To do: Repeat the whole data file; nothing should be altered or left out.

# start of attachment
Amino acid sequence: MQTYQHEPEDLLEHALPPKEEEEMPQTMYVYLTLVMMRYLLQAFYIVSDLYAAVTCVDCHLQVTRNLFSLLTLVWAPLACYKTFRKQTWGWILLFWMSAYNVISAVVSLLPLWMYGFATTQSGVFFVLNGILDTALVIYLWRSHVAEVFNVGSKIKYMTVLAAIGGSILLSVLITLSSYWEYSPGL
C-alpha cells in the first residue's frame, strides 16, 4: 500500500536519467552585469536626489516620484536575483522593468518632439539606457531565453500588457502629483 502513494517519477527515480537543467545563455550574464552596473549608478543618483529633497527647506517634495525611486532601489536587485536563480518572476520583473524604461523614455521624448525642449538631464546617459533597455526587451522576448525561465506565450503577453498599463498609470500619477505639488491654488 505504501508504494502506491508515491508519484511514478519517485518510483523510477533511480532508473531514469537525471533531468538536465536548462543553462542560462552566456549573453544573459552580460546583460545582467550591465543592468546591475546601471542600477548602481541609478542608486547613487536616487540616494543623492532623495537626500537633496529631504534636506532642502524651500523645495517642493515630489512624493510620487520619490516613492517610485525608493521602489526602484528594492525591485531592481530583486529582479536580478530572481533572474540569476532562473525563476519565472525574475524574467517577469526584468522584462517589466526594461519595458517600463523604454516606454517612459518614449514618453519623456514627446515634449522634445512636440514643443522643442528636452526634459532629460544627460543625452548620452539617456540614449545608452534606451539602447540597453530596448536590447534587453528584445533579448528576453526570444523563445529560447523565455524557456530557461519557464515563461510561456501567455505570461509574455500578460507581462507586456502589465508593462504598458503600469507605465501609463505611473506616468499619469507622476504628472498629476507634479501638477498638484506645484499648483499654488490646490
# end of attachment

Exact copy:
Amino acid sequence: MQTYQHEPEDLLEHALPPKEEEEMPQTMYVYLTLVMMRYLLQAFYIVSDLYAAVTCVDCHLQVTRNLFSLLTLVWAPLACYKTFRKQTWGWILLFWMSAYNVISAVVSLLPLWMYGFATTQSGVFFVLNGILDTALVIYLWRSHVAEVFNVGSKIKYMTVLAAIGGSILLSVLITLSSYWEYSPGL
C-alpha cells in the first residue's frame, strides 16, 4: 500500500536519467552585469536626489516620484536575483522593468518632439539606457531565453500588457502629483 502513494517519477527515480537543467545563455550574464552596473549608478543618483529633497527647506517634495525611486532601489536587485536563480518572476520583473524604461523614455521624448525642449538631464546617459533597455526587451522576448525561465506565450503577453498599463498609470500619477505639488491654488 505504501508504494502506491508515491508519484511514478519517485518510483523510477533511480532508473531514469537525471533531468538536465536548462543553462542560462552566456549573453544573459552580460546583460545582467550591465543592468546591475546601471542600477548602481541609478542608486547613487536616487540616494543623492532623495537626500537633496529631504534636506532642502524651500523645495517642493515630489512624493510620487520619490516613492517610485525608493521602489526602484528594492525591485531592481530583486529582479536580478530572481533572474540569476532562473525563476519565472525574475524574467517577469526584468522584462517589466526594461519595458517600463523604454516606454517612459518614449514618453519623456514627446515634449522634445512636440514643443522643442528636452526634459532629460544627460543625452548620452539617456540614449545608452534606451539602447540597453530596448536590447534587453528584445533579448528576453526570444523563445529560447523565455524557456530557461519557464515563461510561456501567455505570461509574455500578460507581462507586456502589465508593462504598458503600469507605465501609463505611473506616468499619469507622476504628472498629476507634479501638477498638484506645484499648483499654488490646490